Still, this is America, and an unruly heart beats behind it all. "I became a journalist," says Texas Monthly Executive Editor and native Wichitan Skip Hollandsworth, "because I grew up in this city full of such amazing, comical, tragic, scandalous figures. Everyone was larger than life. And there were so many events, from natural disasters like a tornado, to a mayor who lives in a dirt home."

Welcome to Wichita Falls, America's new Peoria, smack in the middle of the Sun, Bible, and tornado belts. A place where crickets still couple on the cement floors of steel-shed bathrooms. A place that's something of a punch line in its home state for any number of reasons--oil wildcatters, bad weather, tornadoes. Statistics work in strange and lovely ways.

Just don't expect all of its citizens to buy the numbers. "We're just a bunch of white people!" says one in disbelief. "We're not very cultural."

Not exactly, but it often seems like that. Latinos, the largest minority, remain largely invisible from the town's elite and government. "I hope the rest of the country is not so far behind as we are," sighs Miriam Mas, a Latino education specialist who narrowly lost a recent City Council race.

Wichita Falls is big enough to have an Air Force base (Sheppard), a university (Midwestern State) and an orchestra. Downtown--faded, low-slung, and brick--is so abandoned you half expect to see hot winds chasing tumbleweeds down its high-lonesome streets. Sometimes at night the Wichita Theater's lovely neon sign lights up--red, orange, green, blue, a ghostly reminder of days gone by. There is one gay bar. There's no Starbucks within 120 miles. The drive-up Bar L will bring ice-cold longnecks to your front seat.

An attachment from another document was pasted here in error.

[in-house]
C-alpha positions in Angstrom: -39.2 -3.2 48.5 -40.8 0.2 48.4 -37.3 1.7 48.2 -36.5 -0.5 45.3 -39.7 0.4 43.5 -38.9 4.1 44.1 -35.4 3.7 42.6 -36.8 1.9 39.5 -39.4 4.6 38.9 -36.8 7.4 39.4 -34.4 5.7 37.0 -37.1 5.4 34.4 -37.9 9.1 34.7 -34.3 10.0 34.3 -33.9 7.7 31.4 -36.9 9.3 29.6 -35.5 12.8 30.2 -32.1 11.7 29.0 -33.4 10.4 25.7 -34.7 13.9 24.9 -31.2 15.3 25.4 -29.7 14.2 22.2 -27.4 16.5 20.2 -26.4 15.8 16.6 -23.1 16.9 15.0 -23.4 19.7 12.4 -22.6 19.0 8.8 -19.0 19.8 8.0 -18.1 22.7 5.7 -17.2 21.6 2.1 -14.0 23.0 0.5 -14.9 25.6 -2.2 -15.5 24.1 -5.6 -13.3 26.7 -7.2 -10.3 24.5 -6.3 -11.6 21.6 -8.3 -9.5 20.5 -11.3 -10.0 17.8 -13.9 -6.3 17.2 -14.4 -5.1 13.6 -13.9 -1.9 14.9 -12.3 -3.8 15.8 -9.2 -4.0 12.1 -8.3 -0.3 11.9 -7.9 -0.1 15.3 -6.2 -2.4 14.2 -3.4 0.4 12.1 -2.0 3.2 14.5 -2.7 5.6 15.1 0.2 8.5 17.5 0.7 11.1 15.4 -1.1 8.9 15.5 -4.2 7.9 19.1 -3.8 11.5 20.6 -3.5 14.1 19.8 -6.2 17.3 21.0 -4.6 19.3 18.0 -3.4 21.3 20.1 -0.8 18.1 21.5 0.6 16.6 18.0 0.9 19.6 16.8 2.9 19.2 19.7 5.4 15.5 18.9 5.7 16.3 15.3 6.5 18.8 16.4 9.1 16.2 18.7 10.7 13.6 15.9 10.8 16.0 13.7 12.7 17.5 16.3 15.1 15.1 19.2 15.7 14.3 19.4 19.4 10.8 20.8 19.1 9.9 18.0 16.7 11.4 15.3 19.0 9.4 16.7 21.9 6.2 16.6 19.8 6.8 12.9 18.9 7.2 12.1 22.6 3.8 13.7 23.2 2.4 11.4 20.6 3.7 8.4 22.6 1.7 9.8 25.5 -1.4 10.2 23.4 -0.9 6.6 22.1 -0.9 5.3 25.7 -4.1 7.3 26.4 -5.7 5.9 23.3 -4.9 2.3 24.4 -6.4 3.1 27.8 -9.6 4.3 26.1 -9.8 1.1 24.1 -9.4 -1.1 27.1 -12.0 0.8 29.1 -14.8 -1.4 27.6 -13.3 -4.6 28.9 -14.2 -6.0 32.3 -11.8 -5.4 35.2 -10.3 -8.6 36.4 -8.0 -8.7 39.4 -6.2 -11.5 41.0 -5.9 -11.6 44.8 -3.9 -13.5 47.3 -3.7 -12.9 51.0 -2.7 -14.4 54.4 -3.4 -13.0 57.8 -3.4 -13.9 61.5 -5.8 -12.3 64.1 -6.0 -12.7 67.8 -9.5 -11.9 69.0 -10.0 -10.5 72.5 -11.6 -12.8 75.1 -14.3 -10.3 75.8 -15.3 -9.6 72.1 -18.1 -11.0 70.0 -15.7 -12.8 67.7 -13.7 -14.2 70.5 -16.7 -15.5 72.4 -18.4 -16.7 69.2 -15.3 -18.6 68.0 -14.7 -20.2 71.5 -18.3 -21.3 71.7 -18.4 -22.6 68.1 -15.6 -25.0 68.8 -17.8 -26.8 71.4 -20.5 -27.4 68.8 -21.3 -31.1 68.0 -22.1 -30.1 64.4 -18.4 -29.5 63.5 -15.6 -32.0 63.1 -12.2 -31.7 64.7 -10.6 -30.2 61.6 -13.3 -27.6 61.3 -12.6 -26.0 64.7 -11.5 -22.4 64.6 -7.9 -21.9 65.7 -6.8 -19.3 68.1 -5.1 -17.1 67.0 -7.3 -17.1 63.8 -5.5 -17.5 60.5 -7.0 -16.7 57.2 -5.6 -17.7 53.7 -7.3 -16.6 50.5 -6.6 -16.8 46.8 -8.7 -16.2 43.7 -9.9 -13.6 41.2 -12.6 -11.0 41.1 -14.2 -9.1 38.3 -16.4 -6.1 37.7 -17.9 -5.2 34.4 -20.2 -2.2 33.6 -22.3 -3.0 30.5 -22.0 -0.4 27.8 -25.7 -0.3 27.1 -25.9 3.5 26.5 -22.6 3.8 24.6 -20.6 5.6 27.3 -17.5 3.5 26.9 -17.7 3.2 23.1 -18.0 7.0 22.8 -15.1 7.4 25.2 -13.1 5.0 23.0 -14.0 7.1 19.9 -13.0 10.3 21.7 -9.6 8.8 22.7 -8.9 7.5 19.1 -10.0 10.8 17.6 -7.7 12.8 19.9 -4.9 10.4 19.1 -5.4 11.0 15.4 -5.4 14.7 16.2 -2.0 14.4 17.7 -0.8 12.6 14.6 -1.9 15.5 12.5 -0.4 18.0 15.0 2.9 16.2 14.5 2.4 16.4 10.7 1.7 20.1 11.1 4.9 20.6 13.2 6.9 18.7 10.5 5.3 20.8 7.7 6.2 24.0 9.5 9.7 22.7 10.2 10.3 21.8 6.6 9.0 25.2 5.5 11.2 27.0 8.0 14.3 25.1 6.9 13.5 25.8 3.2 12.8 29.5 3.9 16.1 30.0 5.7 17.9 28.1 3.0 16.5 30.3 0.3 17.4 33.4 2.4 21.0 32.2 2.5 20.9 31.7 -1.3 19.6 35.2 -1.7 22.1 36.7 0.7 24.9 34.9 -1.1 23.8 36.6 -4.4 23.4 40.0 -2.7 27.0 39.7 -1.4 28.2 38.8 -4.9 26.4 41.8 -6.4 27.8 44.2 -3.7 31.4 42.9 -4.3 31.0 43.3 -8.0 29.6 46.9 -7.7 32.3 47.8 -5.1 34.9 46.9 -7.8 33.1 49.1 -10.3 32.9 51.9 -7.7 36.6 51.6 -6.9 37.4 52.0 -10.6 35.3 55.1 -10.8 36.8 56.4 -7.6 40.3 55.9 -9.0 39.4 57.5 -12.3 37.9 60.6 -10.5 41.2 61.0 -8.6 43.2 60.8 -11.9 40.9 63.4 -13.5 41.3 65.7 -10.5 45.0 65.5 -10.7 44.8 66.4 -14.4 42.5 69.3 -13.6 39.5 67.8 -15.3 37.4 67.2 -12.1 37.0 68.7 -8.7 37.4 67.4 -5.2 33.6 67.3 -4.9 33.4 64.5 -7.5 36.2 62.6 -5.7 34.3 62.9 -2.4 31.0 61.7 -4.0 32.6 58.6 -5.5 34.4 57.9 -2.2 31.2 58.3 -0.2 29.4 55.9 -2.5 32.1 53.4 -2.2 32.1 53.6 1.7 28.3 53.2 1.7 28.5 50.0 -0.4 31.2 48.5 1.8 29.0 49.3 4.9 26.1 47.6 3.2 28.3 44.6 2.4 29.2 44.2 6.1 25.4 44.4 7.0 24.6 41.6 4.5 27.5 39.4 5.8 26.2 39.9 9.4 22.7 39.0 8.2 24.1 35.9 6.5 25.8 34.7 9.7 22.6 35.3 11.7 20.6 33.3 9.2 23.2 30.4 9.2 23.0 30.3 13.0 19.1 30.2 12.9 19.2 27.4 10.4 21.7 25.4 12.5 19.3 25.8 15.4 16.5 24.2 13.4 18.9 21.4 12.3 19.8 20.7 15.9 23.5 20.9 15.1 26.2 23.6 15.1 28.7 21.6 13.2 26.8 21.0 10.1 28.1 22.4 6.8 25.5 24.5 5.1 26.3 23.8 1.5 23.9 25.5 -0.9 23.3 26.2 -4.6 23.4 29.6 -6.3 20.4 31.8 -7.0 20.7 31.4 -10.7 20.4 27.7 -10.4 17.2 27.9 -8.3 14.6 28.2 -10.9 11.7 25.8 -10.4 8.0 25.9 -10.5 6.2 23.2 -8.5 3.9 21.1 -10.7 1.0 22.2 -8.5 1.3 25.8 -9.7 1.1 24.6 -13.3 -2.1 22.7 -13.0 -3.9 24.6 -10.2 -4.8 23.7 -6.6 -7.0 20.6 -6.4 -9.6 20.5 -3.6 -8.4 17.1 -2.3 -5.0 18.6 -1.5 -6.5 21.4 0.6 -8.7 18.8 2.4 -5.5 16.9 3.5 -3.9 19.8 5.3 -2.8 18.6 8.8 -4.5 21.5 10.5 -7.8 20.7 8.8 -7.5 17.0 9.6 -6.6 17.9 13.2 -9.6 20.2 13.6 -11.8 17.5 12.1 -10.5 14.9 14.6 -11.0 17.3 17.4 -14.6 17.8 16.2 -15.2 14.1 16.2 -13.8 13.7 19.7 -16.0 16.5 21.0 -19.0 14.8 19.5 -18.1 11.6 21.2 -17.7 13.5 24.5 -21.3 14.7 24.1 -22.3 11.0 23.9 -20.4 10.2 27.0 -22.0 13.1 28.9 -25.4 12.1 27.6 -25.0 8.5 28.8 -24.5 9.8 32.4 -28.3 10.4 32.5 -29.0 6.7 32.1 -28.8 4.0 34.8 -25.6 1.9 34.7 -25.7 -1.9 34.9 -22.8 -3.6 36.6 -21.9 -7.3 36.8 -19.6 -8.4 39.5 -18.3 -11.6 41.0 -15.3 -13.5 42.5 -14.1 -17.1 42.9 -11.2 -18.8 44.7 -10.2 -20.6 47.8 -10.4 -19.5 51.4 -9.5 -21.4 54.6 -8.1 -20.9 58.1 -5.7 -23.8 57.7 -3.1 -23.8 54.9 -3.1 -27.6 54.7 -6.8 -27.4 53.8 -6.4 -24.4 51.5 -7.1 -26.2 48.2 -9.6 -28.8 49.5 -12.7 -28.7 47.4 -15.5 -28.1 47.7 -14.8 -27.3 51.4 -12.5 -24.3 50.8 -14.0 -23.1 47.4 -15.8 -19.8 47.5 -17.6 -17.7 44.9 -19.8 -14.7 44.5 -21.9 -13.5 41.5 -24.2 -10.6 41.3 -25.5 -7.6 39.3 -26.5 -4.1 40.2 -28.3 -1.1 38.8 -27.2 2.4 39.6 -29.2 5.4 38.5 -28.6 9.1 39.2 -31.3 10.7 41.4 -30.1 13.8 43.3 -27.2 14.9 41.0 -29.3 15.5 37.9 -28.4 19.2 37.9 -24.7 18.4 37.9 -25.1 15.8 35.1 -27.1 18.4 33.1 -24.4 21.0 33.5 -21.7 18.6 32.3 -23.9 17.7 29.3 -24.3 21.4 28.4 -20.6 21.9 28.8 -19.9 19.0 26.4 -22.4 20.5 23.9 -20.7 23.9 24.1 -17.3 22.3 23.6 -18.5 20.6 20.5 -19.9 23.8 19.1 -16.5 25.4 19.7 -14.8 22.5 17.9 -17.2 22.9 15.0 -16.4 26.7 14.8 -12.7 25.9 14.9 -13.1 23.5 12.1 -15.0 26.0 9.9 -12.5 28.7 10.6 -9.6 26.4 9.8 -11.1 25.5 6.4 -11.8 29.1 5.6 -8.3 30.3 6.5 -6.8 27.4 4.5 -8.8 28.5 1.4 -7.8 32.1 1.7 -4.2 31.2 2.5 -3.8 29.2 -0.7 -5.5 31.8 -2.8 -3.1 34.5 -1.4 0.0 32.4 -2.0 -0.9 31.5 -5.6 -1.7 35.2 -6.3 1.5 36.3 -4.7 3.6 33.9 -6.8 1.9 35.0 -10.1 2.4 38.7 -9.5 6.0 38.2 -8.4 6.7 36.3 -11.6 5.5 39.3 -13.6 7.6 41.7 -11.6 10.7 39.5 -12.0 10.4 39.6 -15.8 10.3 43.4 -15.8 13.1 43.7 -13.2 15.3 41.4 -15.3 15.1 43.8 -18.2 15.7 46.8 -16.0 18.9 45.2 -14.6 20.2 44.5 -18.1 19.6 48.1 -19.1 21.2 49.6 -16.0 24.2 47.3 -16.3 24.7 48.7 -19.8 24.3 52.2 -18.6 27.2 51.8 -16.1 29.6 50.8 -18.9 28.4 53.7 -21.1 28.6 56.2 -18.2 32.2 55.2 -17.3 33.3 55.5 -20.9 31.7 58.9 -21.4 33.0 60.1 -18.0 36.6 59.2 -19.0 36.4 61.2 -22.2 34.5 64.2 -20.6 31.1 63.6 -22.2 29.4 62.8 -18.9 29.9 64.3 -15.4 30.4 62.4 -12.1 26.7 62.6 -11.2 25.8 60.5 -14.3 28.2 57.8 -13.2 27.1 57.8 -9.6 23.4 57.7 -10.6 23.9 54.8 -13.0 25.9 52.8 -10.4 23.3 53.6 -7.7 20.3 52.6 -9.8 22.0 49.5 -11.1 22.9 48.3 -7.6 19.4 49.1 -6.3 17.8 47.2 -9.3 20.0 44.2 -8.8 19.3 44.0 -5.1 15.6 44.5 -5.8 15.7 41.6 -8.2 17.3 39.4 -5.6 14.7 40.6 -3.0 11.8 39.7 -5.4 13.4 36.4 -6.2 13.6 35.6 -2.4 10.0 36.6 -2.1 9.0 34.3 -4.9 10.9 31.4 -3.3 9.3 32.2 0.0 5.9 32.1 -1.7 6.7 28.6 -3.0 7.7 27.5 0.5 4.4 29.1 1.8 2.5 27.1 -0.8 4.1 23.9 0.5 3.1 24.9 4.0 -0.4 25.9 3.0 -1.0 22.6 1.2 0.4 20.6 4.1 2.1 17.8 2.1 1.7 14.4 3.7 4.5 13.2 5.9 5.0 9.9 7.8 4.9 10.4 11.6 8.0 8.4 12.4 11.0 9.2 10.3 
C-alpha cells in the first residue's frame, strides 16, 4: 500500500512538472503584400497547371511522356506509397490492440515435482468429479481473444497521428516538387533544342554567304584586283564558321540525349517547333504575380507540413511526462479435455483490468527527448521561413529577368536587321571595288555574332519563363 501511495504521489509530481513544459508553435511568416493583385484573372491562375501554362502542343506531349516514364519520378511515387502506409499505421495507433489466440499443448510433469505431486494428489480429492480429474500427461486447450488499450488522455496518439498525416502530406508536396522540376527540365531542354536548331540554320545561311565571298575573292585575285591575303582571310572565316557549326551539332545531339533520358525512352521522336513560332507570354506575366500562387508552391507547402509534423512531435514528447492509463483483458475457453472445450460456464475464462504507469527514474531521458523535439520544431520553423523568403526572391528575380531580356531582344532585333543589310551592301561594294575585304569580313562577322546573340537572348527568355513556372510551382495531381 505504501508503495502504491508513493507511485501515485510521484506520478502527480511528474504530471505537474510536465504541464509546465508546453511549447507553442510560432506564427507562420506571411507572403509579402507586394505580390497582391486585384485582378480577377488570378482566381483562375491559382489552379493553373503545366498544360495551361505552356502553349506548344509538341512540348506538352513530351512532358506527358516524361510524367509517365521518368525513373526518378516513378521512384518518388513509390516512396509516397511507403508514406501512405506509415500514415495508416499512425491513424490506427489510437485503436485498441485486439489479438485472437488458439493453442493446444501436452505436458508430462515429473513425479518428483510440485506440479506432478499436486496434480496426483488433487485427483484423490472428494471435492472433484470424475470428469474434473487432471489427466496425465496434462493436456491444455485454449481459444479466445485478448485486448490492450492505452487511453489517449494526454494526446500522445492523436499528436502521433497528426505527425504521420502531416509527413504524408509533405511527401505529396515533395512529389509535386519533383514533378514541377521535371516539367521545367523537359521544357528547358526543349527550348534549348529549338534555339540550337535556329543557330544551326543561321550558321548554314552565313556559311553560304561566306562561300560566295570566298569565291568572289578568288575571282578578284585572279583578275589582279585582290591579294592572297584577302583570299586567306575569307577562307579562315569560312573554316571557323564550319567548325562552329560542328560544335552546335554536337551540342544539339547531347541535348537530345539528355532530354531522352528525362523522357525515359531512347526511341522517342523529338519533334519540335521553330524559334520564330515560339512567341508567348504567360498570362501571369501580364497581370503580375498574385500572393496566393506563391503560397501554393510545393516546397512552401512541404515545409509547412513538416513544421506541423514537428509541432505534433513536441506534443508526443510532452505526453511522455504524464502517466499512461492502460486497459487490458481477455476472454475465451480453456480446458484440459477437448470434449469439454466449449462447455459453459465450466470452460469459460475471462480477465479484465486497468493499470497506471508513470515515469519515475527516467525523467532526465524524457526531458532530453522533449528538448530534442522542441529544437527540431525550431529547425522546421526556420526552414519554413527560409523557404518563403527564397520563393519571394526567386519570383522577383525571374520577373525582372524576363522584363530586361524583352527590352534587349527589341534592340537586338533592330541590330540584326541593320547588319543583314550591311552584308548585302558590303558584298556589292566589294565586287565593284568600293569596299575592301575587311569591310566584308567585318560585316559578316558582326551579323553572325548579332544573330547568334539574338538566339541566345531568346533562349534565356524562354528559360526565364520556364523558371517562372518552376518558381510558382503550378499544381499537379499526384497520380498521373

"The texture of Wichita Falls" resembles "a slimmed-down" Dallas, says Bob Payton, VP-market manager for Clear Channel Communications' four local radio stations. "You have your Texas feel--a little of the Southwest feel, but you also have a large category of old oil money." Which supports institutions one doesn't usually find in smaller Texas markets--like an orchestra--and once built grand old manses. Much of the prairie outside town is still speckled with Texas' equivalent of the rural Midwest's giant-spider irrigation rigs--oil pumps, but they're mostly rusted and still. The local economy's diversified significantly since its fortunes crested and crashed with those of Big Oil, when that and agriculture made for an almost entirely land-based economy.